Coding In 2007: What You Should Know

By Anthony Poggio, DPM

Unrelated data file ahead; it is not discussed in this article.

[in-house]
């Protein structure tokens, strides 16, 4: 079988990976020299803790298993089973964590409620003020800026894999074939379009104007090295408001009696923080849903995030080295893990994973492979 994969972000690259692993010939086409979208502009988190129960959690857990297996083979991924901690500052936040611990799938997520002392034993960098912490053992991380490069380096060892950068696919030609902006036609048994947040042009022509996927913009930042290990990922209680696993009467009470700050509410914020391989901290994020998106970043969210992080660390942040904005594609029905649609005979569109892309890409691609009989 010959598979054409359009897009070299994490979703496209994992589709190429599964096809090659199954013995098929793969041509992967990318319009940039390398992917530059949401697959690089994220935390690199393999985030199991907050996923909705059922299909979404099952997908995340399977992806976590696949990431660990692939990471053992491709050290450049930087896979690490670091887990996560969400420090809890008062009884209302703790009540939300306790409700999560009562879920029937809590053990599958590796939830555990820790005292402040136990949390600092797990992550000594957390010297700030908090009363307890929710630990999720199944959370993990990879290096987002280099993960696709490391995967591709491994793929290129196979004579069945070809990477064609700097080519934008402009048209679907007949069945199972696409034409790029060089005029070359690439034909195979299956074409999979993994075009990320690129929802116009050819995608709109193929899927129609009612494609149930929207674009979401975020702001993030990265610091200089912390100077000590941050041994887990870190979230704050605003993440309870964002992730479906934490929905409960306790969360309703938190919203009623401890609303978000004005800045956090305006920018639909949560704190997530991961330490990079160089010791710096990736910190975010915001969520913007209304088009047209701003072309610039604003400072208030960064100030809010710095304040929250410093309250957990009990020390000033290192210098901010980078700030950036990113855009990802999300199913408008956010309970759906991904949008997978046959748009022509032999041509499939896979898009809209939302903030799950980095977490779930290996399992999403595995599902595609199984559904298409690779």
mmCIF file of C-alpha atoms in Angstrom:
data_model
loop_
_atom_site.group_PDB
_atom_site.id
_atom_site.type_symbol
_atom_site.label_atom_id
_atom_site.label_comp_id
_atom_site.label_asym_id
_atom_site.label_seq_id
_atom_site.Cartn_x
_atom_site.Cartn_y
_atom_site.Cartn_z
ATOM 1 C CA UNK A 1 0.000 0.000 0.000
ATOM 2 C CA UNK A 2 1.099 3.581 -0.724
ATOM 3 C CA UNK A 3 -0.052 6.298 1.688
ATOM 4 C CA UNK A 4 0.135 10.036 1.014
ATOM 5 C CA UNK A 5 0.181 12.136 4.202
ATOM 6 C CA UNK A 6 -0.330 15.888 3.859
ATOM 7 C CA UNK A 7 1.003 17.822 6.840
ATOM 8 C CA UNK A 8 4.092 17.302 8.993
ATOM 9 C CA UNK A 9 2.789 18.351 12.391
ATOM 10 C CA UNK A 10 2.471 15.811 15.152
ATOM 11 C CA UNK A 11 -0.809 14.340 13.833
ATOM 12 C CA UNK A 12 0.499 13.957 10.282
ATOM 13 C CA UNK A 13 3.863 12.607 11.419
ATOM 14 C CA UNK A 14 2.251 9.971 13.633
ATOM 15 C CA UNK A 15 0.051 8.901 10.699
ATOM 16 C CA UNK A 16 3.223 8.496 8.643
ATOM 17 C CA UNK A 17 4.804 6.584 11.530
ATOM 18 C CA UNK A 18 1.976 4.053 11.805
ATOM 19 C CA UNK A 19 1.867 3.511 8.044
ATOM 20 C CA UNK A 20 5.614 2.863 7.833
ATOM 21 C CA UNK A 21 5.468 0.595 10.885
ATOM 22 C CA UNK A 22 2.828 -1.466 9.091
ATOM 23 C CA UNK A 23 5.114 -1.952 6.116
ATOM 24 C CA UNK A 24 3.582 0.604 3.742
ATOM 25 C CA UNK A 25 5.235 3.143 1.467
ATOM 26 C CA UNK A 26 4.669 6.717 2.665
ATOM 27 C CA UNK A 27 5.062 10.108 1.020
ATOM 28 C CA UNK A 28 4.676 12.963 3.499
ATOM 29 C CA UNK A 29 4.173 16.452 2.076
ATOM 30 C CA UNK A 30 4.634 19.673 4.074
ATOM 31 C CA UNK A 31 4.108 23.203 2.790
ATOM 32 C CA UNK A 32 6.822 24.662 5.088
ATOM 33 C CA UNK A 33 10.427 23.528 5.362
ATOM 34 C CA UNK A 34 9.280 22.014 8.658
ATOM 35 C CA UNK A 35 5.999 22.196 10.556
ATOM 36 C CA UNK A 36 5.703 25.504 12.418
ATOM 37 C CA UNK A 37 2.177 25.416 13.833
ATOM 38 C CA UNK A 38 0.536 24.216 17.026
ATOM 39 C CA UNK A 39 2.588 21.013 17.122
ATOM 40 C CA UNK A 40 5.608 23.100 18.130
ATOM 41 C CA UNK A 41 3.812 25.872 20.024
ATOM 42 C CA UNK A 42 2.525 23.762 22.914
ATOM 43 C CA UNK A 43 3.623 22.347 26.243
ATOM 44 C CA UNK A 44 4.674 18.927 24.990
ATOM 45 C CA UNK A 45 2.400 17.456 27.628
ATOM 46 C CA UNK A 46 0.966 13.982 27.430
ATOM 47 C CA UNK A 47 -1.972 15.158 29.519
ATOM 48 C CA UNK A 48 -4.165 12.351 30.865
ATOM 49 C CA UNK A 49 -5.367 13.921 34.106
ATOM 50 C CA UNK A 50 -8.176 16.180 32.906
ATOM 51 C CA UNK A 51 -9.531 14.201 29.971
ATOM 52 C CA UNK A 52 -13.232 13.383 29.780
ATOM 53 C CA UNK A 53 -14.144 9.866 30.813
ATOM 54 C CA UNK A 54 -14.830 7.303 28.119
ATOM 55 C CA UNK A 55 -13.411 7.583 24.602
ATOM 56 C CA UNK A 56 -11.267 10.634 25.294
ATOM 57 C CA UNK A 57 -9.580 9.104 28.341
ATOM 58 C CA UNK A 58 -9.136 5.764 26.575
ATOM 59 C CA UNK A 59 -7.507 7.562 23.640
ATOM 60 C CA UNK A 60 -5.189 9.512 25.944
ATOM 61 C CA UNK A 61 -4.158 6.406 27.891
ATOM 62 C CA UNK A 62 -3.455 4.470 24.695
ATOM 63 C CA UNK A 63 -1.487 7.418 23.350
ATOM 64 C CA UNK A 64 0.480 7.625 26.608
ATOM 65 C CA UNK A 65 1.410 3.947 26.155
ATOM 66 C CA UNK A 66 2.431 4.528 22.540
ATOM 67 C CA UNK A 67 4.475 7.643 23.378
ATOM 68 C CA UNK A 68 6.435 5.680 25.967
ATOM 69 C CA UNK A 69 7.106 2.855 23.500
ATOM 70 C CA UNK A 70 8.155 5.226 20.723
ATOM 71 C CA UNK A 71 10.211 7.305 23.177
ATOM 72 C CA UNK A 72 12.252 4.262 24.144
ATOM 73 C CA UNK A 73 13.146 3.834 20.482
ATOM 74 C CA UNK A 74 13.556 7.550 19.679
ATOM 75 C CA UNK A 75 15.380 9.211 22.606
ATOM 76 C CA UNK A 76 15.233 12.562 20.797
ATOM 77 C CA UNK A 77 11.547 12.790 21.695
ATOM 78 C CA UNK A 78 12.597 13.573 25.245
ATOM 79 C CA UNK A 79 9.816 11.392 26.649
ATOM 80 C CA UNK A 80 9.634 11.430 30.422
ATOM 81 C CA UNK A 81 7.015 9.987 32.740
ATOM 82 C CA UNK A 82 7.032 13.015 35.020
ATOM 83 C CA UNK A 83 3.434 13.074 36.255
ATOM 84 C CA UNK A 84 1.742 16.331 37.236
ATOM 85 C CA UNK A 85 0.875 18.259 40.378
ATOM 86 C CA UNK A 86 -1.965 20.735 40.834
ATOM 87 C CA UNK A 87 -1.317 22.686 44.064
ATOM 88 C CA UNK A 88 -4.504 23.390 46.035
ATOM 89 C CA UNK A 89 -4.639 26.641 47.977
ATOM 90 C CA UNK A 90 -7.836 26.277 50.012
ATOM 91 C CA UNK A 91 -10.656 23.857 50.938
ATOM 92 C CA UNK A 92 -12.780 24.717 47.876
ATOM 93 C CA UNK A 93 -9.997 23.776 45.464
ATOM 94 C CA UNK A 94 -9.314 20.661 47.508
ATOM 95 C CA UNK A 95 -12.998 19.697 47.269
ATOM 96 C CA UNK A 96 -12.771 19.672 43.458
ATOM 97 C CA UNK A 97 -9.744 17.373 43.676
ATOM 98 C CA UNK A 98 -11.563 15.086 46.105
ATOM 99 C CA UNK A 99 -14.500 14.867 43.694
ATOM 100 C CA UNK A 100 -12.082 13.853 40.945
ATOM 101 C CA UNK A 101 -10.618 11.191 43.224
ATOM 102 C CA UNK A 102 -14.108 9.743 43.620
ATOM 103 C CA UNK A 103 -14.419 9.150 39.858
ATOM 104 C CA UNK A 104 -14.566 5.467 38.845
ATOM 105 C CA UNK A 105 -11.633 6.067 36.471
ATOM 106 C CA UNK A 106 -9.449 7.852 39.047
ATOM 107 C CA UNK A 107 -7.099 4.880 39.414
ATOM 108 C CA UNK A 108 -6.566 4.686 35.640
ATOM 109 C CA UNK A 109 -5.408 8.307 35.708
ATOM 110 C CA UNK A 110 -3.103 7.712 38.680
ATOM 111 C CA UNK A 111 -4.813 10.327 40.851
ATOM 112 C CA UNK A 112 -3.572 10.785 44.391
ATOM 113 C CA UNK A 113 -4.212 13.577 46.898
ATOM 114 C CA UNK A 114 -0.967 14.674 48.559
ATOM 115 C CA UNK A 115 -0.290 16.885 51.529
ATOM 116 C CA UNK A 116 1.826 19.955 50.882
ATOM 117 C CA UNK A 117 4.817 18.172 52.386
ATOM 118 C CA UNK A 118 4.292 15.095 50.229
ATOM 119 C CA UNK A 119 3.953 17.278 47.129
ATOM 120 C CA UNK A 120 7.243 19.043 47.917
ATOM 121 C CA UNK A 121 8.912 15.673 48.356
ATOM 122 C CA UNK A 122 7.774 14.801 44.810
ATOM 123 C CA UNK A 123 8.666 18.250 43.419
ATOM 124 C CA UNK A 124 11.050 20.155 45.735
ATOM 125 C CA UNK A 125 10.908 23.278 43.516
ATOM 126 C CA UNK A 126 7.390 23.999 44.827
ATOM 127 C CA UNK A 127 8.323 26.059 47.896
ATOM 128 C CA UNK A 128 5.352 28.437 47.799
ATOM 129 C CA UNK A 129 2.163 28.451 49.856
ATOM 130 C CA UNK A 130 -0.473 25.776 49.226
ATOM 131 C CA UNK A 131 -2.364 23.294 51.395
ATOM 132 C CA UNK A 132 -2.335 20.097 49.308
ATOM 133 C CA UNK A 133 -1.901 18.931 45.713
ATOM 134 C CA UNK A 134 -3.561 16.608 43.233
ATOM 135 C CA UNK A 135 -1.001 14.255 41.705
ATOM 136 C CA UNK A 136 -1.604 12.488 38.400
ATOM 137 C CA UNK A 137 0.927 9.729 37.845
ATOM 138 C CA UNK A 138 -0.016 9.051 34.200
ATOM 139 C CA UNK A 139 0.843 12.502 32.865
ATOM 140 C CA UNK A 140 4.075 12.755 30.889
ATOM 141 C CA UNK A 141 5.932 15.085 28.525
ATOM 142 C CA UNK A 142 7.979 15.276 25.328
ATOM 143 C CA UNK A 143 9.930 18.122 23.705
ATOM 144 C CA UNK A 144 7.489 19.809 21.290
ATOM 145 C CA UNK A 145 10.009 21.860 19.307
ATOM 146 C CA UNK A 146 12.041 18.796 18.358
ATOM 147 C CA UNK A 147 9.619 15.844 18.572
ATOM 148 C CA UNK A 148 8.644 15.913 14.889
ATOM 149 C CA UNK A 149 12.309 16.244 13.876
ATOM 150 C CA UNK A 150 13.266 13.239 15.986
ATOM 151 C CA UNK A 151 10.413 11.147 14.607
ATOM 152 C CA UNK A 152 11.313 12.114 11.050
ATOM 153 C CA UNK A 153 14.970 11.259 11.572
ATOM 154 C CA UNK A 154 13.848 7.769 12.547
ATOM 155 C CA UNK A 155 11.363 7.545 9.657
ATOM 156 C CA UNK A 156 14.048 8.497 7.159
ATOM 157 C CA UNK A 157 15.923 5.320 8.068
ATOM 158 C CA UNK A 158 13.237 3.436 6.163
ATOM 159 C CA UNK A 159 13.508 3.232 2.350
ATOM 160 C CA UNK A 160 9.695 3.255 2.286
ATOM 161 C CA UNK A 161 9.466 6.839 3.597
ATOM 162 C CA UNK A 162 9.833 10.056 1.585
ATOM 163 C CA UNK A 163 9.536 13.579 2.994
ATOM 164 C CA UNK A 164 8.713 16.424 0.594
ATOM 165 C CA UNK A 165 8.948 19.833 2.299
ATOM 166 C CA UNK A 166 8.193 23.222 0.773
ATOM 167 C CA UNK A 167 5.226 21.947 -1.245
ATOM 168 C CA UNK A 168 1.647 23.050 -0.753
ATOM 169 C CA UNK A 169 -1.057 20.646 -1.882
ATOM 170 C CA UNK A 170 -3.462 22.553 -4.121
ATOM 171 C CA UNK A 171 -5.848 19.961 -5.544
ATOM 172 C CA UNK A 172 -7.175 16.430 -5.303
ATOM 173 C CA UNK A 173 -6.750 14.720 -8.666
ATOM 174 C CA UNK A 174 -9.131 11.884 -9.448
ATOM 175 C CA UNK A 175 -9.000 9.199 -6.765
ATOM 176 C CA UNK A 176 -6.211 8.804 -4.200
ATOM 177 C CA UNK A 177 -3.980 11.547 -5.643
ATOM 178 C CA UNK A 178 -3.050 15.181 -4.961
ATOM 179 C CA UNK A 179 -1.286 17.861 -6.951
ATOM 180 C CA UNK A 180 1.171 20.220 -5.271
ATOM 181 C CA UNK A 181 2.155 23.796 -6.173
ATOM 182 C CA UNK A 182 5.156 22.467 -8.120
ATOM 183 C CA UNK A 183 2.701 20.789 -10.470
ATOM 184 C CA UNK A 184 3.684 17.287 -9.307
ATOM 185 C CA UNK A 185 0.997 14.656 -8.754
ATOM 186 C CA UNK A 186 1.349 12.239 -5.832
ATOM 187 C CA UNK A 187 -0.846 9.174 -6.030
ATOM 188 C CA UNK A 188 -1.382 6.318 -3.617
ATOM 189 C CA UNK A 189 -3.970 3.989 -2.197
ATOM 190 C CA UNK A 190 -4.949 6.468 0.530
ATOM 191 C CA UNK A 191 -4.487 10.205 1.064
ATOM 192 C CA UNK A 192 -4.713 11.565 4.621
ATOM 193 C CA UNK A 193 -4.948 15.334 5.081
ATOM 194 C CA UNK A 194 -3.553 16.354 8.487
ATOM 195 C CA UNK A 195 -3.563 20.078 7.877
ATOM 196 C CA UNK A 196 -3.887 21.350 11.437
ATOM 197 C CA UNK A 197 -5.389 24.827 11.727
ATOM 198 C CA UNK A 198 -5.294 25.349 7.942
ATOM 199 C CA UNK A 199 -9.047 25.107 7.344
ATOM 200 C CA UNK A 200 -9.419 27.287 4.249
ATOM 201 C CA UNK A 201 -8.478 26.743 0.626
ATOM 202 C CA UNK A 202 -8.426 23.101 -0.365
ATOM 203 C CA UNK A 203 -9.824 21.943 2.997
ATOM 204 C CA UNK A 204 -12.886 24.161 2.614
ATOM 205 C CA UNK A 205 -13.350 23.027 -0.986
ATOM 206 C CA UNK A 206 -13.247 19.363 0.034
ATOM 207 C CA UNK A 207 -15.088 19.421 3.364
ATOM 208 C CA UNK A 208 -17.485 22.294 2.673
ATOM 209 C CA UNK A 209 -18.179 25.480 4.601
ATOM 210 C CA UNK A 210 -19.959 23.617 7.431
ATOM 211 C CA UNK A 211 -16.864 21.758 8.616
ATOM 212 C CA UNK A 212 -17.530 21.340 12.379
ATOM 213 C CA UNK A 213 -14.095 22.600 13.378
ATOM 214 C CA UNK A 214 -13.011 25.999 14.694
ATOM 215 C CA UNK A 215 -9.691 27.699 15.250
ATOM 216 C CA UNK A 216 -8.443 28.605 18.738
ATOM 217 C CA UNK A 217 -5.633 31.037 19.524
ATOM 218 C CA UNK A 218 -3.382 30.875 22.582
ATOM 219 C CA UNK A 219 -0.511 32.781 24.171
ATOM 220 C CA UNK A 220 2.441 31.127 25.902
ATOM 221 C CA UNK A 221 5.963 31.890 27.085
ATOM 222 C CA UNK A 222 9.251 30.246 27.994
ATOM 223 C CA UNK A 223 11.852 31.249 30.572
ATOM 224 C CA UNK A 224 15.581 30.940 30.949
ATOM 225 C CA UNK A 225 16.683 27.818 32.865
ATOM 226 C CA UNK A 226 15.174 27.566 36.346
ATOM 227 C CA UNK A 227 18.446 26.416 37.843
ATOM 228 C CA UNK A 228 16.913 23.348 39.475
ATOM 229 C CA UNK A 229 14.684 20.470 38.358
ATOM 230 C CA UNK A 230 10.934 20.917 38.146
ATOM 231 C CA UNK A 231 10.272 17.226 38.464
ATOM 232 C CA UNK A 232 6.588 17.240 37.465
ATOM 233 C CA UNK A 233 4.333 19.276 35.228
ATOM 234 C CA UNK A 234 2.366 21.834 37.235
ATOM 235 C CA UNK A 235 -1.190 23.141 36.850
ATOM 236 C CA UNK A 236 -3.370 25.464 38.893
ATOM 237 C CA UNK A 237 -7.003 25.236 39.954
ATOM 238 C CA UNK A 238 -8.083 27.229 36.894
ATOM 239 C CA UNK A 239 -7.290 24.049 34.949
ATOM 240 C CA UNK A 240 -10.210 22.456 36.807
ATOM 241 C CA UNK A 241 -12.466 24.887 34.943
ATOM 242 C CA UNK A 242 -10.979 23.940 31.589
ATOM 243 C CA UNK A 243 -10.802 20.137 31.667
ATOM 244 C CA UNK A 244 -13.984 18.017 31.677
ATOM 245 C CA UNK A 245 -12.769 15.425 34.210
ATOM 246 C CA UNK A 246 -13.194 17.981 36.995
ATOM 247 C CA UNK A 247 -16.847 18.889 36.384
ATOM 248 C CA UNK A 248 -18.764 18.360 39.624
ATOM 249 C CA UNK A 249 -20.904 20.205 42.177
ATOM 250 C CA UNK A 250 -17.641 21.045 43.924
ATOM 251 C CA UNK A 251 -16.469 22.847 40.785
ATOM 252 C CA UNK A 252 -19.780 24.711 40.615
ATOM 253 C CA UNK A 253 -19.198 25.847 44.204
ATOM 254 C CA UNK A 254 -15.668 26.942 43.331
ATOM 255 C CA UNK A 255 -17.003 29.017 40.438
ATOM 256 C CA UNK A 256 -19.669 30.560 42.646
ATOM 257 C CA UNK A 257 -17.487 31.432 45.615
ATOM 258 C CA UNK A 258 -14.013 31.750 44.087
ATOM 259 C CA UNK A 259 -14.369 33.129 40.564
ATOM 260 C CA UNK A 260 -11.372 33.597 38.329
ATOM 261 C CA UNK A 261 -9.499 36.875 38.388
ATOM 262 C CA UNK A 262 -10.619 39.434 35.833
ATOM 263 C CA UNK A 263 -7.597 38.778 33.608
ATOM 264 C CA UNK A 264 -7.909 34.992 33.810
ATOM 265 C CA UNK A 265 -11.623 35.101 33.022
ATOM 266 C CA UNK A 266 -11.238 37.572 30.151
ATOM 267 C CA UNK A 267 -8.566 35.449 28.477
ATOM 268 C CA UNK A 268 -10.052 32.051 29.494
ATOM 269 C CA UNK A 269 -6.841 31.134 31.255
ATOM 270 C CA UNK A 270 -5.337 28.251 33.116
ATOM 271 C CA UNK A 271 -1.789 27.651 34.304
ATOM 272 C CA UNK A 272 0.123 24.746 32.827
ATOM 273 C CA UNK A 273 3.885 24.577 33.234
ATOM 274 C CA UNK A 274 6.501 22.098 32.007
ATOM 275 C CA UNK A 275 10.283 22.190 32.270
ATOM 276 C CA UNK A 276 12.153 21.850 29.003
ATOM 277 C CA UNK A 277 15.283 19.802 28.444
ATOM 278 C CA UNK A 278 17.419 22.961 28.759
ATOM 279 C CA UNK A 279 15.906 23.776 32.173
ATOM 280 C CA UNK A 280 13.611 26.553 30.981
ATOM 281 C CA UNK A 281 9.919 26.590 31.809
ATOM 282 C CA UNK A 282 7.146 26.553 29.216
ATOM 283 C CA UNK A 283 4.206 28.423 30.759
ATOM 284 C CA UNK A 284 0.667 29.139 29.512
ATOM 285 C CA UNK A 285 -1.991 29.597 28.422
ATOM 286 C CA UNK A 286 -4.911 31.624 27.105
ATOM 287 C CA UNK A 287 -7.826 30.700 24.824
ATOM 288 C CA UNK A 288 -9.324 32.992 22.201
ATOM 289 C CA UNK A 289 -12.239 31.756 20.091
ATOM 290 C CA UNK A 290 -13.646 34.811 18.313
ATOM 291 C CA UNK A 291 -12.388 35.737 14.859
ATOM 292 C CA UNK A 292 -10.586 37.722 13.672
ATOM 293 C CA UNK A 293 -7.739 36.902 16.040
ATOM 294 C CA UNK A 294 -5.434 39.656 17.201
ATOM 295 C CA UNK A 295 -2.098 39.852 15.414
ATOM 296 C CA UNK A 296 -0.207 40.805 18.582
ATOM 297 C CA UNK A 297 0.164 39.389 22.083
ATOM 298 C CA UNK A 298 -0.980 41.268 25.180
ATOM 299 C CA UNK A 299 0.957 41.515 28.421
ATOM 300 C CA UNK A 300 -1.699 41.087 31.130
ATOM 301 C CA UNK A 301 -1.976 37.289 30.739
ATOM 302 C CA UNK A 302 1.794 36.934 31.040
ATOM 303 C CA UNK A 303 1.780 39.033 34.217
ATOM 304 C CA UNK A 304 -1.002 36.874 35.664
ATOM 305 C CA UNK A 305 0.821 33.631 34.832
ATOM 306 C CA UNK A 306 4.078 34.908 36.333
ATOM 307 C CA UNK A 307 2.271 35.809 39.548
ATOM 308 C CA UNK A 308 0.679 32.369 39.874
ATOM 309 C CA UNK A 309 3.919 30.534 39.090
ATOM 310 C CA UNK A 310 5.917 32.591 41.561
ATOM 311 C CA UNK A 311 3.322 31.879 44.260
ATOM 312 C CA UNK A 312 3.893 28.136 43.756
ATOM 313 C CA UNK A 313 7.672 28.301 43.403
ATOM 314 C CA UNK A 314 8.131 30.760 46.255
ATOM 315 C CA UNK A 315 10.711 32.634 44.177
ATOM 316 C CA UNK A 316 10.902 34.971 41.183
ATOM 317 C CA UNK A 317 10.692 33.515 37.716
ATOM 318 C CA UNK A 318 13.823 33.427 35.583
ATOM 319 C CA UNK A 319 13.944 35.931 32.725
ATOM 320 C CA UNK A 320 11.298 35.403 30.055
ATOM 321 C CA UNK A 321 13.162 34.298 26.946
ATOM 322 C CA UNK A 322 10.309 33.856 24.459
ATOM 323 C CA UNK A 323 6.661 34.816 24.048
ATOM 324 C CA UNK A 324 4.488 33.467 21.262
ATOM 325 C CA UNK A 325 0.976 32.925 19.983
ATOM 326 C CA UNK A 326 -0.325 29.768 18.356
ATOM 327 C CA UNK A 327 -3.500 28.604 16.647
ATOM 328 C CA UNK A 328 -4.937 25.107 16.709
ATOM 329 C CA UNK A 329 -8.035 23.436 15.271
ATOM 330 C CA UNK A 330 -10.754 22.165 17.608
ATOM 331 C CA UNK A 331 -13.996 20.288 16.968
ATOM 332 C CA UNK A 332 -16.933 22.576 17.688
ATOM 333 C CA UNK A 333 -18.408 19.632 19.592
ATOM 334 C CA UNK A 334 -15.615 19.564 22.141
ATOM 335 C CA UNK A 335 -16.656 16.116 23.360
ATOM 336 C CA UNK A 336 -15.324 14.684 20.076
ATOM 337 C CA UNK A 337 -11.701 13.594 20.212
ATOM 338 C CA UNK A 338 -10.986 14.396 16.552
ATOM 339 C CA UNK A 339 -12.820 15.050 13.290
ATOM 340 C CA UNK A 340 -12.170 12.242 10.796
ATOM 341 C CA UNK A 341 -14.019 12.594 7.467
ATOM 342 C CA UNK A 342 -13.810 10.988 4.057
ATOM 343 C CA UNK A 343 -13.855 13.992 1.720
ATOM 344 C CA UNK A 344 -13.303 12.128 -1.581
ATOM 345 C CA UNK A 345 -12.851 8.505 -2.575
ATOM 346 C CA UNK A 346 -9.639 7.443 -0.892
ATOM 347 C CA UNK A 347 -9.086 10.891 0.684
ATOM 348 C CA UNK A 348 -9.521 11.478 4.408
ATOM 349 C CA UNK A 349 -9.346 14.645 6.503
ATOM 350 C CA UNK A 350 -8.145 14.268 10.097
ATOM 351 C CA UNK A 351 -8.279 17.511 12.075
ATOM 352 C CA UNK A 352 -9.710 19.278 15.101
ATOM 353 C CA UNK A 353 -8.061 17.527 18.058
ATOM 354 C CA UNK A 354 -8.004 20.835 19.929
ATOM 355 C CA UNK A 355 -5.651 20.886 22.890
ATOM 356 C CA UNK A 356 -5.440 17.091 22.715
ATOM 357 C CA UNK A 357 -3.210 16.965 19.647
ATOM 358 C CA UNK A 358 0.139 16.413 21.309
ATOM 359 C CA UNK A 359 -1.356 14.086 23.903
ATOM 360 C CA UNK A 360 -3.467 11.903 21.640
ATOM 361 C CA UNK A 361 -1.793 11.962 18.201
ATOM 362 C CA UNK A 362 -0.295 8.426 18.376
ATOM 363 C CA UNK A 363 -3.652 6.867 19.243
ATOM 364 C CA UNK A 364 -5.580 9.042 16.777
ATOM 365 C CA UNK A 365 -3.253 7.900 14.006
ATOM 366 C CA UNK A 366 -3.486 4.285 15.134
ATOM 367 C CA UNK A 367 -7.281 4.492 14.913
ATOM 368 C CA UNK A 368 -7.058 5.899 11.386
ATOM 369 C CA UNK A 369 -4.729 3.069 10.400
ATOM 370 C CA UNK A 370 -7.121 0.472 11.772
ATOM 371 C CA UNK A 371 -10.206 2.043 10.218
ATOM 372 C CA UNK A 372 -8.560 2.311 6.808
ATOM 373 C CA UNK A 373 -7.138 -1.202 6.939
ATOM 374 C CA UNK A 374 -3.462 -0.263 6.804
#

As the calendar turns to 2007, podiatrists should be aware of the changes to reimbursement codes instituted by the Center for Medicare and Medicaid Services (CMS). Starting on January 1, there are a number of changes that will affect Medicare billing. Accordingly, let us take a closer look at key CPT/ICD-9 codes that are more pertinent to podiatry.       There are a number of changes to the CPT codes that practitioners should know. There is no 90-day grace period for deleted codes as there had been in the past. New CPT codes are valid as of January 1, 2007.       CPT 28055. This code is to resect a nerve in the foot (neurectomy, intrinsic musculature of foot). This code is for the excision of a motor nerve, not a sensory nerve. This will replace CPT 28030. One should still use CPT code 28080 for excision of a Morton’s neuroma.       CPT 17110. Use this code for the destruction of benign lesions including verrucae. The code allows for the billing of one to 14 lesions as a group. One can no longer bill lesions individually. If you treat more than 15 lesions, use CPT 17111, which would be billed as a lump sum for more than 15 lesions. It is unclear at this time what the RVS value will be for the new code to allow for the destruction of multiple lesions.       As of January 1, CPT code 28030 has been deleted for 2007 and replaced with CPT 28055.       As of January 1, a few CPT codes will be revised. The skin care substitute codes themselves will not change but the clause that implies that surgical fixation is required for payment has been deleted. Specifically, as far as the 15XXX code series, there is no change in the codes per se but there is a change in the introduction portion, which clarifies the use of these codes. In the past, there was controversy as some skin substitutes did not require fixation per se. A change in the language deletes the term “surgical fixation.”       CPT codes 17000–17004, which had been used to bill for destruction of “benign” lesions, including verrucae and pre-malignant lesions, have been revised to cover only the pre-malignant lesions. CPT 17000 is the code to use for laser, chemocautery, electrosurgery and cryotherapy. Currettement procedures would be best done with this procedure series. CPT 14200 would require surgical closure of the wound.